MickaelHiligsmannPh,DSetareh AWilliamsPhD,Lorraine AFitzpatrickMD,Stuart SSilvermanMD,RichardWeissMD,Jean-YvesReginsterMD, PhD
https://doi.org/10.1016/j.semarthrit.2020.02.004Get rights and content
Emerging evidence supports sequential therapy with anabolic followed by antiresorptive in patients at high-risk of fragility fractures. This study assessed the cost-effectiveness of sequential treatment with abaloparatide (ABL) followed by alendronate (ALN) [(ABL/ALN)] compared to ALN monotherapy and to sequential treatment starting with antiresorptive therapy (ALN/ABL/ALN).
A previously validated Markov microsimulation model was used to estimate the cost-effectiveness of sequential ABL/ALN compared to ALN monotherapy and to sequential ALN/ABL/ALN from a lifetime US payer perspective. In line with practice guidelines, patients were assumed to receive ABL for 18 months followed by 5 years of ALN, or ALN monotherapy for 5 years, or a sequence of ALN for 2 years followed by 18 months of ABL and then by 3 years ALN. Evaluation was conducted for patients aged 50-80 years old with a BMD T-score ≤-3.5 and without a history of prior fracture, or with a T-score between -2.5 and -3.5 and a history of ≥ 1 osteoporotic fracture.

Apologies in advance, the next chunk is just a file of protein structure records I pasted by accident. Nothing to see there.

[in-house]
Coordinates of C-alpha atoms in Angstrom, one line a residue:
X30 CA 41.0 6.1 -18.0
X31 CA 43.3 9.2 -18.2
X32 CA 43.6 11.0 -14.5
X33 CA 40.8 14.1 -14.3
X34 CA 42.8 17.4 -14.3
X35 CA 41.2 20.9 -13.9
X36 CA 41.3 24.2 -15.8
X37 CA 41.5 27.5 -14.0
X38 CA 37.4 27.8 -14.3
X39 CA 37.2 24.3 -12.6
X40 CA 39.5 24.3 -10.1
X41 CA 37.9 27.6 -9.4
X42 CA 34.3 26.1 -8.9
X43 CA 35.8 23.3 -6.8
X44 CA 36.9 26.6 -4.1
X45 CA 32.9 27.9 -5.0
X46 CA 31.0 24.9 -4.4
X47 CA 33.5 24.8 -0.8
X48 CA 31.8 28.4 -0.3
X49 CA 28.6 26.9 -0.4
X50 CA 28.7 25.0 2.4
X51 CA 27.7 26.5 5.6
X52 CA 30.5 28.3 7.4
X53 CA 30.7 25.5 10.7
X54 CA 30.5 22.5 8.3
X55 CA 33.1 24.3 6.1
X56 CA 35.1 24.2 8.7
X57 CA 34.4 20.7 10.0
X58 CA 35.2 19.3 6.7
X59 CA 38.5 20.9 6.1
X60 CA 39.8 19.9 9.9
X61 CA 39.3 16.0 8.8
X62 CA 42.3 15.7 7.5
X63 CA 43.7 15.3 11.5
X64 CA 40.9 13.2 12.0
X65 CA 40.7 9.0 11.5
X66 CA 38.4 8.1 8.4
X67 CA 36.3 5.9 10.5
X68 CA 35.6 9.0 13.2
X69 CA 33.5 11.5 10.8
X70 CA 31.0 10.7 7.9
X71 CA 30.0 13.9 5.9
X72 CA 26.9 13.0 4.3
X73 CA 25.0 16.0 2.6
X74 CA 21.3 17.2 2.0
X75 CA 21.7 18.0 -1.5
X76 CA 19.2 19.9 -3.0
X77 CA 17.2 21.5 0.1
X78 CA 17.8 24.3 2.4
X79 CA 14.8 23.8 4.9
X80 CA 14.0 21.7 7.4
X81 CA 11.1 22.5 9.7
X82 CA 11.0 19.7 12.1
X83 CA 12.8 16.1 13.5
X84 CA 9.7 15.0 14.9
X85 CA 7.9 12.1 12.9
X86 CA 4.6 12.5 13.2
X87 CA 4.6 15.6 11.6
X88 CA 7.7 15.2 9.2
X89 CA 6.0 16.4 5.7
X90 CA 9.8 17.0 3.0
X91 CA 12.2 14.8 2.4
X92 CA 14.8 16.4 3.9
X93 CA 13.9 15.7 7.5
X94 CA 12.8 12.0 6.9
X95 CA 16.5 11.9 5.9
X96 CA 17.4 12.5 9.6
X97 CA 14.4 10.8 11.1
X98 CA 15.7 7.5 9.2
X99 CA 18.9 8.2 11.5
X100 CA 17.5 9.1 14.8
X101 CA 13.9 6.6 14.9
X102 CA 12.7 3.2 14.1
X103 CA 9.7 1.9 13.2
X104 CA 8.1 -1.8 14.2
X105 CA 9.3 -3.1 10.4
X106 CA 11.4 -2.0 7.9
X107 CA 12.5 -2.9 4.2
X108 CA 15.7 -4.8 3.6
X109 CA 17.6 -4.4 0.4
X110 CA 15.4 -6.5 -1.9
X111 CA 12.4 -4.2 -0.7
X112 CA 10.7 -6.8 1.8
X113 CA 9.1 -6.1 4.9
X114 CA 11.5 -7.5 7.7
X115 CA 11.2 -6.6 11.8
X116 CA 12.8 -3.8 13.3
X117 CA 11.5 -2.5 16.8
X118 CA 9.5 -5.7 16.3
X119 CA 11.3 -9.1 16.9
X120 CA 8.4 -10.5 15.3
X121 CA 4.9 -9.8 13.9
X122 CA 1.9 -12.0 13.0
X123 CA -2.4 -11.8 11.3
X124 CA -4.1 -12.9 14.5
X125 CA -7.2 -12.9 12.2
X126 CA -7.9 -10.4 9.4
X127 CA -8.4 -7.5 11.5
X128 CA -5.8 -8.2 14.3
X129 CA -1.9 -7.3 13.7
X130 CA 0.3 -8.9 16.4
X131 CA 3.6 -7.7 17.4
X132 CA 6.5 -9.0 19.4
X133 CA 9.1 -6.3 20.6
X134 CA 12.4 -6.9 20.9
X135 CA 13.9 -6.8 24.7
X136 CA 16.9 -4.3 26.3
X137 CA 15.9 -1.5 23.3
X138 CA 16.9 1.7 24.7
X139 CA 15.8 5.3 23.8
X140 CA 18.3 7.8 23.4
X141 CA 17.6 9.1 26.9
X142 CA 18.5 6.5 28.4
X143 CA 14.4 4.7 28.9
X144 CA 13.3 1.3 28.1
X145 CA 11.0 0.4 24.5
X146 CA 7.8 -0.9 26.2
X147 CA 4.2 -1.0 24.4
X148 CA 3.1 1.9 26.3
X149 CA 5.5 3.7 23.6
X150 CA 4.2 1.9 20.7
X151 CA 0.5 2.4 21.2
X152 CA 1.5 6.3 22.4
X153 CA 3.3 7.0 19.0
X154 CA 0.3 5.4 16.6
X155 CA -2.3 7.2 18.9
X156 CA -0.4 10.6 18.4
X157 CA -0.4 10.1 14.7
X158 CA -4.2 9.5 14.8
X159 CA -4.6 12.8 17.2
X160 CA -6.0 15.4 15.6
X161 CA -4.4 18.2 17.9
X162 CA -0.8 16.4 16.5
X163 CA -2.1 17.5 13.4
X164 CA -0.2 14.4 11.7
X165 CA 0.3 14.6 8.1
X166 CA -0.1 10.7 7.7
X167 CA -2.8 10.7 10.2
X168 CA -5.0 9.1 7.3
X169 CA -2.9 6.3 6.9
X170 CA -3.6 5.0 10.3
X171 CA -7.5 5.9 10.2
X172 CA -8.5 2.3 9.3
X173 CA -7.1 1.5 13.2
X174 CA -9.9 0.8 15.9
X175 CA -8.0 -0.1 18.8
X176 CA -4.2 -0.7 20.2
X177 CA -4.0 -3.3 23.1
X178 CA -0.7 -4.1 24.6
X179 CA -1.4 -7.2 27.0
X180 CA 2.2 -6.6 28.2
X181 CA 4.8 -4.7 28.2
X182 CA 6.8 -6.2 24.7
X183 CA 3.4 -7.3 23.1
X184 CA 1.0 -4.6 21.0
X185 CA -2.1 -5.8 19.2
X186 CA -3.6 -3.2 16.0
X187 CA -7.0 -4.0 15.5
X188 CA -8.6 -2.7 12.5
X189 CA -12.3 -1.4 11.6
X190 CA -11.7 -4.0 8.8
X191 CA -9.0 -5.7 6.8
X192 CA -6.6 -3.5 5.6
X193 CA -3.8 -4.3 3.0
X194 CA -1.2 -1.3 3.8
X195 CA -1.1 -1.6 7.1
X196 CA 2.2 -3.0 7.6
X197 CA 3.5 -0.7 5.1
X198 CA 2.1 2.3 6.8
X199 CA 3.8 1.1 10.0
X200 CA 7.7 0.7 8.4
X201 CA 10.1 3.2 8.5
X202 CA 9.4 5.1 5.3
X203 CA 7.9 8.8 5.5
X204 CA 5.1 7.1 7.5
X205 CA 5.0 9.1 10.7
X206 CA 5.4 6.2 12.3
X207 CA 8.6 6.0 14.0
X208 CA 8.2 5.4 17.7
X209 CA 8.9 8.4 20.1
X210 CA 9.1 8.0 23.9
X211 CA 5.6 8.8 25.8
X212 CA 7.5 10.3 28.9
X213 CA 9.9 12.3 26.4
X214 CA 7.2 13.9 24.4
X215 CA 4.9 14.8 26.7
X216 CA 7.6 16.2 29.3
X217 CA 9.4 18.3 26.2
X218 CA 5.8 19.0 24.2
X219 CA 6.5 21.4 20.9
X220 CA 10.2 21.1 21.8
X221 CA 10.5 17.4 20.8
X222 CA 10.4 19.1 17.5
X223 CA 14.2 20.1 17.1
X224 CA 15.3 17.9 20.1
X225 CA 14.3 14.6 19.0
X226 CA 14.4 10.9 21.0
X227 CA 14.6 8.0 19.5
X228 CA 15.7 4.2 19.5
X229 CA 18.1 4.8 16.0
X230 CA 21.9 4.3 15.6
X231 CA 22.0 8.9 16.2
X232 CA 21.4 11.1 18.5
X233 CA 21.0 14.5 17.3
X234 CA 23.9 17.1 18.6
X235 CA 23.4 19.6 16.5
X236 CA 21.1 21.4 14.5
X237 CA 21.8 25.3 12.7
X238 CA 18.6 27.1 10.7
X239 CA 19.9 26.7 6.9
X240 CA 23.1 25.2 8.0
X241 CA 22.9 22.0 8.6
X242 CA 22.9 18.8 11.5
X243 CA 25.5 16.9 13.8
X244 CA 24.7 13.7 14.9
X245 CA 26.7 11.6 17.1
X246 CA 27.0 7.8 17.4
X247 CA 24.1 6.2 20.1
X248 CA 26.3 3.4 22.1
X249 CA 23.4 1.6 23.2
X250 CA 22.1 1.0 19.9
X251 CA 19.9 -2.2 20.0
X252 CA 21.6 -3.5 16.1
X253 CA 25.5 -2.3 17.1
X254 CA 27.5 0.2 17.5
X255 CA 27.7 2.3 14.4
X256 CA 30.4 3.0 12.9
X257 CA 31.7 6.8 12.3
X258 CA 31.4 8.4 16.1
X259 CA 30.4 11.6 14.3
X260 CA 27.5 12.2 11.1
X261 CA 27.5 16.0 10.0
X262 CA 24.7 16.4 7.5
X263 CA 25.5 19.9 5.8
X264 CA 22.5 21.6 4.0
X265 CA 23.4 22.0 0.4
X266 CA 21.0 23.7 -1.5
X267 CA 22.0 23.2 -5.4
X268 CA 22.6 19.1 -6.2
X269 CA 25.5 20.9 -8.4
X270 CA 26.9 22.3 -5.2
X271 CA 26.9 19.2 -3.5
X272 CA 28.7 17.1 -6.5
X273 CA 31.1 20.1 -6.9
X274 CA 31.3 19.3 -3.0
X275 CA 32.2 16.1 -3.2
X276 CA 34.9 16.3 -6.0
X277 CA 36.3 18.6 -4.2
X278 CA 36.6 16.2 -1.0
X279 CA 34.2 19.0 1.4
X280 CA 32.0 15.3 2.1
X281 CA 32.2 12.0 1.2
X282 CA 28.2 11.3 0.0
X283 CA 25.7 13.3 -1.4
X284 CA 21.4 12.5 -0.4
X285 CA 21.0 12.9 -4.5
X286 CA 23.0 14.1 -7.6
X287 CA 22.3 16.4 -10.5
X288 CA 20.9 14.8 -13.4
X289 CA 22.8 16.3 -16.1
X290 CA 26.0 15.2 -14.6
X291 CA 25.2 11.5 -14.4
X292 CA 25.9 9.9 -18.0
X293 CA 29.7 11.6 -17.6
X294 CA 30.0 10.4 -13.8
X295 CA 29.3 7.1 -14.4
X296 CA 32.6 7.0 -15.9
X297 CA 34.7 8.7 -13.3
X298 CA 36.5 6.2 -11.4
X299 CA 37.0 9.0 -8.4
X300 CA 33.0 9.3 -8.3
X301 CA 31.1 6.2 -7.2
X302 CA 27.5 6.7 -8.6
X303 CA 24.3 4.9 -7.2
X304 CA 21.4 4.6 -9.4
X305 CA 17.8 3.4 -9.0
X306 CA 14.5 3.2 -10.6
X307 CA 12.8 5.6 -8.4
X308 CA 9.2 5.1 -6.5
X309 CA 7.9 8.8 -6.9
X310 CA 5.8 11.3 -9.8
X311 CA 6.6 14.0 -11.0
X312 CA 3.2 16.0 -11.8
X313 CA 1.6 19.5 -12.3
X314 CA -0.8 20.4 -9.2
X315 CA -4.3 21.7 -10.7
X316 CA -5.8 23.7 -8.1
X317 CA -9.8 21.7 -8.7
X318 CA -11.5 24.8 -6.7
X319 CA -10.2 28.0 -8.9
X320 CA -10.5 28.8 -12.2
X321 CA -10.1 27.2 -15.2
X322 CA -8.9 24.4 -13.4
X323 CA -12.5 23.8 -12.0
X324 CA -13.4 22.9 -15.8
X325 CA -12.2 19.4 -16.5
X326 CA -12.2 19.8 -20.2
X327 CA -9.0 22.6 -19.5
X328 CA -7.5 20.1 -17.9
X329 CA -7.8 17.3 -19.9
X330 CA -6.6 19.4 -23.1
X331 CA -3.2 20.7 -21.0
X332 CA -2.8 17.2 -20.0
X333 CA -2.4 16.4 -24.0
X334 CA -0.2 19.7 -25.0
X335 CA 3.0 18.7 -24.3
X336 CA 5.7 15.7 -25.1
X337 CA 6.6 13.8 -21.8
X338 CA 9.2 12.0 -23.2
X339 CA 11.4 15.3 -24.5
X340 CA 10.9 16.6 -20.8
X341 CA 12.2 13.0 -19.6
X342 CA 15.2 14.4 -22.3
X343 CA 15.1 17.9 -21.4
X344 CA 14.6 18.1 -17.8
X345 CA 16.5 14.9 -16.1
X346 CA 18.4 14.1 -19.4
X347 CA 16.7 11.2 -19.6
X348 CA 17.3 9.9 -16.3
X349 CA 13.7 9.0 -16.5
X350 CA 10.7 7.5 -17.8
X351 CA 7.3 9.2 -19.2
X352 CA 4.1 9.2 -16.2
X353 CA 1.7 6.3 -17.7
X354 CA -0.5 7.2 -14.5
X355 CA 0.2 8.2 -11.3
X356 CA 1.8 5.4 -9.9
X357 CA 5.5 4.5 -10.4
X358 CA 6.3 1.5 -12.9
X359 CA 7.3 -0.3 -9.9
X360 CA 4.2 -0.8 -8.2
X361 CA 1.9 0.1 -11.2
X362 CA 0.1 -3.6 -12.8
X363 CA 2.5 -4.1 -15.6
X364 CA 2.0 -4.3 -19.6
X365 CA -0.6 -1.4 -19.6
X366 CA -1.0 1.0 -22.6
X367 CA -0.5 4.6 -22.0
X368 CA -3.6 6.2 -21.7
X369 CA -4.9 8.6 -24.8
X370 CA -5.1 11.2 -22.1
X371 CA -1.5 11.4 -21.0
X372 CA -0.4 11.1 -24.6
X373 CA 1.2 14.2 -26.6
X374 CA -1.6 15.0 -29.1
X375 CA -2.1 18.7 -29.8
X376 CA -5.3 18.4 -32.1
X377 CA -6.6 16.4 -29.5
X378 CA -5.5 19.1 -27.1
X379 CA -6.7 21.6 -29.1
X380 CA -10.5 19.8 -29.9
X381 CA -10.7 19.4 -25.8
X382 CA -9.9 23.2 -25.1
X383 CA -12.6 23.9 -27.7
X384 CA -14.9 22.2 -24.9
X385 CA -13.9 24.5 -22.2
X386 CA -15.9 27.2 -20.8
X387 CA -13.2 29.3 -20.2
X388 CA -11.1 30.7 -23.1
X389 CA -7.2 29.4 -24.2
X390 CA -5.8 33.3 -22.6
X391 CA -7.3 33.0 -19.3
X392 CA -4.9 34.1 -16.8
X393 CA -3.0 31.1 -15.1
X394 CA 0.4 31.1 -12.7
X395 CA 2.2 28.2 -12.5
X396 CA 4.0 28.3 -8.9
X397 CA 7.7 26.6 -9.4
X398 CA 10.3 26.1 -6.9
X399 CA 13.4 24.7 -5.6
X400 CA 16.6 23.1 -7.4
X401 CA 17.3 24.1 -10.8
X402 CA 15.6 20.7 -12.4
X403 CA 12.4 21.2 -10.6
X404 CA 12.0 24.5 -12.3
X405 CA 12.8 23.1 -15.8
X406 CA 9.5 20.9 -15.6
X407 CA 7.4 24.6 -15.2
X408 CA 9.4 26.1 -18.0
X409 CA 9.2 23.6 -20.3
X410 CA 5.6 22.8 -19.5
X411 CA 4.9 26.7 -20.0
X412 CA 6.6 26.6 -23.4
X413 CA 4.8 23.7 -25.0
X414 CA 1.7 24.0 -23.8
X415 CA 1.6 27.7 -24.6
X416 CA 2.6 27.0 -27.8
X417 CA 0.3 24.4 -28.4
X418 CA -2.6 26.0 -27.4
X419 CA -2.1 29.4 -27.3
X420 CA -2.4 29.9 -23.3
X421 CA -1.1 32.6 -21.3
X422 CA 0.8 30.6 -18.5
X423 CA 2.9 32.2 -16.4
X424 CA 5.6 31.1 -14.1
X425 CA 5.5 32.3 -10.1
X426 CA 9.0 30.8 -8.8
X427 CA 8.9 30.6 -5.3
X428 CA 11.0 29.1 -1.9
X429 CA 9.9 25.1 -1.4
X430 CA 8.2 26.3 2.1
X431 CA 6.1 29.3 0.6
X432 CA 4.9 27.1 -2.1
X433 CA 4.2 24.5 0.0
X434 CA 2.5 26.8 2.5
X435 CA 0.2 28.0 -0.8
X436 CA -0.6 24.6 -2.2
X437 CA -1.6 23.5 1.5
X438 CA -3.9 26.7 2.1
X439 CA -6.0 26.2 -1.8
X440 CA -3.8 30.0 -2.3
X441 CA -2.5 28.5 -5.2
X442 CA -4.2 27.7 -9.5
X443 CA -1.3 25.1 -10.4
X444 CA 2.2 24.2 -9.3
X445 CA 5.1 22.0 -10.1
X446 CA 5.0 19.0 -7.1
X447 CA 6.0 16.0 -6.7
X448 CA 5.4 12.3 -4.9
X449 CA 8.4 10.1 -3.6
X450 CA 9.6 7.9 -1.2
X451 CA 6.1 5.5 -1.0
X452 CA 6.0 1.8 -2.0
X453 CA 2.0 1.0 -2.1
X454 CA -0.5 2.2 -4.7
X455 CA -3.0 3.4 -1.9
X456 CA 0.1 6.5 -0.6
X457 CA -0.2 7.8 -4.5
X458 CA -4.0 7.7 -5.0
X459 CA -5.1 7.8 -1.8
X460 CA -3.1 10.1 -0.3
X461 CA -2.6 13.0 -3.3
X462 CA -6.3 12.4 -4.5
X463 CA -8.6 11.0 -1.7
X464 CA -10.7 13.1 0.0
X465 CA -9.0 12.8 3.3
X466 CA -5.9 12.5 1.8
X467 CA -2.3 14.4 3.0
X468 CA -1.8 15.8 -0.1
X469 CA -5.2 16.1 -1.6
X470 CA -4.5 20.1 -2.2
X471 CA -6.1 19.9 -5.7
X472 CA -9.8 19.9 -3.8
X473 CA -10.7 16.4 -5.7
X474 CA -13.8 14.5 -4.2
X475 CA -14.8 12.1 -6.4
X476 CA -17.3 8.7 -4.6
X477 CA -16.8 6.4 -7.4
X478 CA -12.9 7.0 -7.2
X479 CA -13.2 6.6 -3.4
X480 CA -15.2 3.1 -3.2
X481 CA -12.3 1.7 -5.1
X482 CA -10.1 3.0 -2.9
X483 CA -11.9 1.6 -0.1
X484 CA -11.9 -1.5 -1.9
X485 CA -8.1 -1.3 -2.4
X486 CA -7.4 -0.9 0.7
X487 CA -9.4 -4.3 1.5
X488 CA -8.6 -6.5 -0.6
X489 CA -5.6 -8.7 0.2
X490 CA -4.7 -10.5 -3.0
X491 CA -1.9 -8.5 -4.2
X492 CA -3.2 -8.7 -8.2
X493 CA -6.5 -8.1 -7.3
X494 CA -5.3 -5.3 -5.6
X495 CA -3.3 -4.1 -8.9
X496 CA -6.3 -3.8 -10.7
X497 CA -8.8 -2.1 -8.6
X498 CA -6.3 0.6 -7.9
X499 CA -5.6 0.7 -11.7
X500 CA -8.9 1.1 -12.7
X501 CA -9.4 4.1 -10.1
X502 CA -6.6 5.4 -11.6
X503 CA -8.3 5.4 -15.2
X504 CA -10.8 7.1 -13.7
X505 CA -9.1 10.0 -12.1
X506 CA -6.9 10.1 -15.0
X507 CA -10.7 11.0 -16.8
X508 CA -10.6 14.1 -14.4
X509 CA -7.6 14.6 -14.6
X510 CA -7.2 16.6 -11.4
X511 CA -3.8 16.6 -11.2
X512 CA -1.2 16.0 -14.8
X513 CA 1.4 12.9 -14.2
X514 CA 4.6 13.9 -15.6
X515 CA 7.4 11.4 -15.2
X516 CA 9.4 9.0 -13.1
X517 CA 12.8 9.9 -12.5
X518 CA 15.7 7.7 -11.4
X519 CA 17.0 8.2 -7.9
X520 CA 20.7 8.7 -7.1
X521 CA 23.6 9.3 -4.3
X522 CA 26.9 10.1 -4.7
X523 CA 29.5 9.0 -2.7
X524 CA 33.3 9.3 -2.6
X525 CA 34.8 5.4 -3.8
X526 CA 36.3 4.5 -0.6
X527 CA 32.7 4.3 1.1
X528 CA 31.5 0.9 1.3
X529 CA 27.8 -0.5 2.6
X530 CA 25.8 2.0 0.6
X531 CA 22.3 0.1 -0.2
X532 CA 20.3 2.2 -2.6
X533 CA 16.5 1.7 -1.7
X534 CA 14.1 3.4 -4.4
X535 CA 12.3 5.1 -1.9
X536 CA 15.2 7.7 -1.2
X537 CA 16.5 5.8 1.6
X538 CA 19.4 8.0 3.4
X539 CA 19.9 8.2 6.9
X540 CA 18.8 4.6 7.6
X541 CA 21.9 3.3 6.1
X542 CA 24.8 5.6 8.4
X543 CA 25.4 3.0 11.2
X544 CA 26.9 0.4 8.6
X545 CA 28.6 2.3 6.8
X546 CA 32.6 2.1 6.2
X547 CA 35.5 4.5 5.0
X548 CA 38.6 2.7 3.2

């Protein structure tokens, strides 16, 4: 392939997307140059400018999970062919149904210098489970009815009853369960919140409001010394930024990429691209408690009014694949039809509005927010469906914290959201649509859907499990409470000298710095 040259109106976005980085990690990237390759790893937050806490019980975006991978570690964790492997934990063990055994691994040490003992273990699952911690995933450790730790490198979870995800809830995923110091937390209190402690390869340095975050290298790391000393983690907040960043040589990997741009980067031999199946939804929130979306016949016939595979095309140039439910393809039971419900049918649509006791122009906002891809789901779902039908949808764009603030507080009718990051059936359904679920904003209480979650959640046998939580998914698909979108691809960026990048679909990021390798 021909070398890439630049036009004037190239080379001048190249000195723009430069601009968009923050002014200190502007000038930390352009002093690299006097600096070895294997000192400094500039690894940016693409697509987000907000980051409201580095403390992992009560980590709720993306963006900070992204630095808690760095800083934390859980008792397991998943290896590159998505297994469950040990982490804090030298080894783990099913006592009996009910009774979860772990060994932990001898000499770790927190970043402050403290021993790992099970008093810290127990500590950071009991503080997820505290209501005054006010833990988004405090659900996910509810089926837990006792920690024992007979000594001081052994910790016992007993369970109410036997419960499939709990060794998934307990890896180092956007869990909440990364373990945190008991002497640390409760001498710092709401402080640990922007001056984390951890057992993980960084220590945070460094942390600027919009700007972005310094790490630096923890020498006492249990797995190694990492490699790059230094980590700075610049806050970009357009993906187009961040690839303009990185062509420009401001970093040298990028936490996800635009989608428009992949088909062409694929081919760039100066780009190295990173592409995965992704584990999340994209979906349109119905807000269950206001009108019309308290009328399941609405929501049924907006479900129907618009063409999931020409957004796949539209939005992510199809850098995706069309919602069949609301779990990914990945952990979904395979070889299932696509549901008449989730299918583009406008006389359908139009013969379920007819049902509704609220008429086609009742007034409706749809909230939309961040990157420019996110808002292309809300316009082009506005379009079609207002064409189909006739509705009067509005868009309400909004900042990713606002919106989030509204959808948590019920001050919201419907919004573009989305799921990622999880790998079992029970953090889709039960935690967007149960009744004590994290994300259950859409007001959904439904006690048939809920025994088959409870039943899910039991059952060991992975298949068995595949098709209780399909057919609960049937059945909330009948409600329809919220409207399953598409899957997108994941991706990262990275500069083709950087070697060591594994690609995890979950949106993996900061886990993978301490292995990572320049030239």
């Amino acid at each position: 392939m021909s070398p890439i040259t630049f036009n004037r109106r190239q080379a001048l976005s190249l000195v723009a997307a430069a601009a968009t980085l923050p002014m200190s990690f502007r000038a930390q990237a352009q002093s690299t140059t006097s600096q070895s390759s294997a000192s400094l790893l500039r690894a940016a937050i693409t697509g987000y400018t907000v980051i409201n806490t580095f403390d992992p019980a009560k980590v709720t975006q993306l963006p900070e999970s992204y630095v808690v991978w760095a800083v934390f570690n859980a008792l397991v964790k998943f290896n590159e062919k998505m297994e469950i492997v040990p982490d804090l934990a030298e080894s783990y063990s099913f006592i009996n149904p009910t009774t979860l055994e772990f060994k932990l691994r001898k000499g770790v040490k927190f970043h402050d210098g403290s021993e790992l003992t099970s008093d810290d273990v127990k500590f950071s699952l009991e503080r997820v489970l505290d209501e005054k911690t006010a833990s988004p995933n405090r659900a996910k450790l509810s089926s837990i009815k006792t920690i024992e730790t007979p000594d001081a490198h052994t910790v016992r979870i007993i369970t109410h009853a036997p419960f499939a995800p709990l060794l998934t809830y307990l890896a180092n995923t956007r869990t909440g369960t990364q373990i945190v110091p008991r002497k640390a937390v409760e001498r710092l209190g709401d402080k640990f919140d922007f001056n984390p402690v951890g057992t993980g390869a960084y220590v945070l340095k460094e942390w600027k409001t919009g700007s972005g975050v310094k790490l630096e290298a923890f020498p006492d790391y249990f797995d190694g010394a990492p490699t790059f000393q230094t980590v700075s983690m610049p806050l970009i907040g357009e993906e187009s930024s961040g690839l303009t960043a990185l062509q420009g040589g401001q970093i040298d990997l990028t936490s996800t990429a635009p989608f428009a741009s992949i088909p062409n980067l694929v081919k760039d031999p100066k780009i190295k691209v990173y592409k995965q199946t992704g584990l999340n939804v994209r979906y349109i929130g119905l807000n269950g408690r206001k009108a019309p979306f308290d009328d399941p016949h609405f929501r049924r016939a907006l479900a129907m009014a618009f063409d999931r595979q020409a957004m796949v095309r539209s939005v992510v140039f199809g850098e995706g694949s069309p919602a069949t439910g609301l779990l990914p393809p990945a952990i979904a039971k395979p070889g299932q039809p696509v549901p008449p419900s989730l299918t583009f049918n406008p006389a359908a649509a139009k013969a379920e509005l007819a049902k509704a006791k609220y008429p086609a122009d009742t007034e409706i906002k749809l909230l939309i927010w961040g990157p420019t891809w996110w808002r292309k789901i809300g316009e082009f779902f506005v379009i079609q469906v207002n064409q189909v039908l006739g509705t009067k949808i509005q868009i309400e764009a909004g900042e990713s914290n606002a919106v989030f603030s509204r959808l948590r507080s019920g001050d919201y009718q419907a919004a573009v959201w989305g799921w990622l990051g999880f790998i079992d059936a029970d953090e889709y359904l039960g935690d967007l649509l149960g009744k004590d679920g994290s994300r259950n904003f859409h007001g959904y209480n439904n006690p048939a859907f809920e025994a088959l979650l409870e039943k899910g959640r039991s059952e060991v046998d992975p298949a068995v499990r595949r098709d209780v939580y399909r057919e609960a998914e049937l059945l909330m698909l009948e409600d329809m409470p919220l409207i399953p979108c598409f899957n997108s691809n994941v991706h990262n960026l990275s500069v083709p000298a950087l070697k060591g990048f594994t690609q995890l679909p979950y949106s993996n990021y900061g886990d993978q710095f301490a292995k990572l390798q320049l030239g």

Sequential ABL/ALN was cost-effective (threshold of US$150,000 per QALY) vs generic ALN monotherapy in women ≥60 years with a BMD T-score ≤−3.5 and in women with BMD T-score between −2.5 and −3.5 and history of osteoporotic fracture. In all simulated populations, sequential ABL/ALN therapy was dominant (lower costs, more QALYs) compared with sequential ALN/ABL/ALN, resulting from delayed effect of ABL in patients previously treated with an antiresorptive agent.
Sequential ABL/ALN therapy is cost-effective vs ALN monotherapy for US postmenopausal women aged ≥60 years at increased risk of fractures